By coincidence David Alfaro Siqueiros’ 80-foot mural América Tropical (1932) has reopened to the public almost simultaneously with MOCA’s “Destroy the Picture: Painting the Void, 1949-1962.” Talk about destroying the picture… The analogy isn’t entirely flippant. The MOCA artists “destroyed” their pictures intentionally, as a political act; Siqueiros must have made his political painting in the expectation that it would be censored or destroyed by others. He had been commissioned to decorate a proto-Disney Main Street U.S.A. and responded with a Llyn Foulkes evisceration of Mickey Mouse.
The central motif of América Tropical is a crucified Native American. This part was closely based on a Felice Beato photograph (c. 1866, below right), Execution of the Servant Sokichi. The 25-year-old Japanese servant had murdered his employer’s son in the course of a robbery: something like a Meiji-era Fargo. Siqueiros appropiated both the rightward tilt of the head and the telephone-pole-style cross. Local authorities had América Tropical whitewashed out of existence within a few years of its creation. Though the whitewash afforded some protection from light, Siqueiros’s experimental technique compromised the painting’s condition.
Aided by the Getty Conservation Institute, the city has conserved the painting and created the América Tropical Interpretative Center, entered via Olvera Street. They had challenges far beyond the usual. One is that no color photos of the 1932 mural exist. That and the crumbly support ruled out an attempt to restore the original appearance. The second challenge: How do you prepare the public to view a masterpiece that is a remnant of its former self?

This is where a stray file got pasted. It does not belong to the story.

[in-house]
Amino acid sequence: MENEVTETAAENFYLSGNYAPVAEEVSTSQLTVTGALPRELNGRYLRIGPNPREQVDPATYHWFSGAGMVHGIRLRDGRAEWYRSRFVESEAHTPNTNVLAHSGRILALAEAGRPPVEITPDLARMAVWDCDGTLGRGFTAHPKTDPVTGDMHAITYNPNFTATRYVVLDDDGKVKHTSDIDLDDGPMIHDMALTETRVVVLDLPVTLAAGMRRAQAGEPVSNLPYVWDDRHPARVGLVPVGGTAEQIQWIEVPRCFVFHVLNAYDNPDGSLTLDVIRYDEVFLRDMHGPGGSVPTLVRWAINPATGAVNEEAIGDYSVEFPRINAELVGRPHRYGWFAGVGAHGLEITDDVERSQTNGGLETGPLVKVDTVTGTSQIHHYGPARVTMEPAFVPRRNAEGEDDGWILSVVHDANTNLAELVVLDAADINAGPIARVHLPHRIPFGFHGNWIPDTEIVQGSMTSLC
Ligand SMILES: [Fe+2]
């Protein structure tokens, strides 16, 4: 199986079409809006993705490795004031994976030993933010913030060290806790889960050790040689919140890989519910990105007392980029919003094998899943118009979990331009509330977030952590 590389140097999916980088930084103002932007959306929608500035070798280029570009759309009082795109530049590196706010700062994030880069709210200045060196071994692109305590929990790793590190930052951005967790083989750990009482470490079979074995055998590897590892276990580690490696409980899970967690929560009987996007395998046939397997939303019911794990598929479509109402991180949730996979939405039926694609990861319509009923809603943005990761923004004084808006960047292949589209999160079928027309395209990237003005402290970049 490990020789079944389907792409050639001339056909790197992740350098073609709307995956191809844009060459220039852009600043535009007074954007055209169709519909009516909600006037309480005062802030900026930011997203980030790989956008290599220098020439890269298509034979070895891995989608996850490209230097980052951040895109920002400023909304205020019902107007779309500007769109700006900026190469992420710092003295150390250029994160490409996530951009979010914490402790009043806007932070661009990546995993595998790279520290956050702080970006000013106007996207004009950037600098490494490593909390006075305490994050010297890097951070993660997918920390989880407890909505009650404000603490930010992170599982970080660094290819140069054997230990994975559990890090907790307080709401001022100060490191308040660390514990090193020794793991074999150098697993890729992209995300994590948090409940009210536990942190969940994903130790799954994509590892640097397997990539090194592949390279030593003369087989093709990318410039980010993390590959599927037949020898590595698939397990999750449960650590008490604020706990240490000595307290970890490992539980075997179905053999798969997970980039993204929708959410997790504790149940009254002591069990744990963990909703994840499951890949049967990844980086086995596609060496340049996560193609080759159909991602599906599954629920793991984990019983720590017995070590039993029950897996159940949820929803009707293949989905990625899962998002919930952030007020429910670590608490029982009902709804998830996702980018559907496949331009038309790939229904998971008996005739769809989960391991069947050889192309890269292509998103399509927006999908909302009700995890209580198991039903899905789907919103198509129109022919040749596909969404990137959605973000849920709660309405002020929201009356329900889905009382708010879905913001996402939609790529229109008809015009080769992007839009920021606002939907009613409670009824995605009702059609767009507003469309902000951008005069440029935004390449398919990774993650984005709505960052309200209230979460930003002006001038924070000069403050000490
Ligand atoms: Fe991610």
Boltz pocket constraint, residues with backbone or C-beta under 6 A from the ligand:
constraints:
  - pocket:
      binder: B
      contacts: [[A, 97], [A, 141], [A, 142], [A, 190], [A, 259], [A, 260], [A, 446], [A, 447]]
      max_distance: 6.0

That’s the job of the Interpretative Center, a two-room space with numerous text panels and touch screens. It includes two mural-size black-and-white replicas of the Siqueiros. One is a blown-up photo of the mural’s original appearance. More engaging is a clever grisaille painting by Barbara Carrasco and John Valadez. It shows a crowd of celebrities attending the mural’s rain-soaked debut, 80 years ago. Below is a detail featuring Marcel Duchamp (to the left, in profile) and Marlene Dietrich (lower right). The bespectacled man at center is Hollywood mega-collector Walter Arensberg.
From the orientation galleries you climb a staircase to emerge into an observation deck blasted in desert light. The Siqueiros must be viewed across 150 feet of rooftops and air-conditioning intakes. That’s not the most congenial of frames. A new sunshade has been constructed to shield the mural from the elements. It’s blinding white, and on a sunny day—not so unusual hereabouts—the mural is cast in June gloom. The snapshot at top conveys the initial impression. But once your eyes adjust, you’ll see that América Tropical is considerably more legible than it looks in photographs. Some of the color, especially the reds, survive.
Those who’d prefer a “colorized” América Tropical aren’t entirely out of luck. A Google Image search will show various attempts at restoration by PhotoShop. Below is Luis Garza’s rendering.
The América Tropical Interpretive Center will be open every day except Mondays, 10 to 3.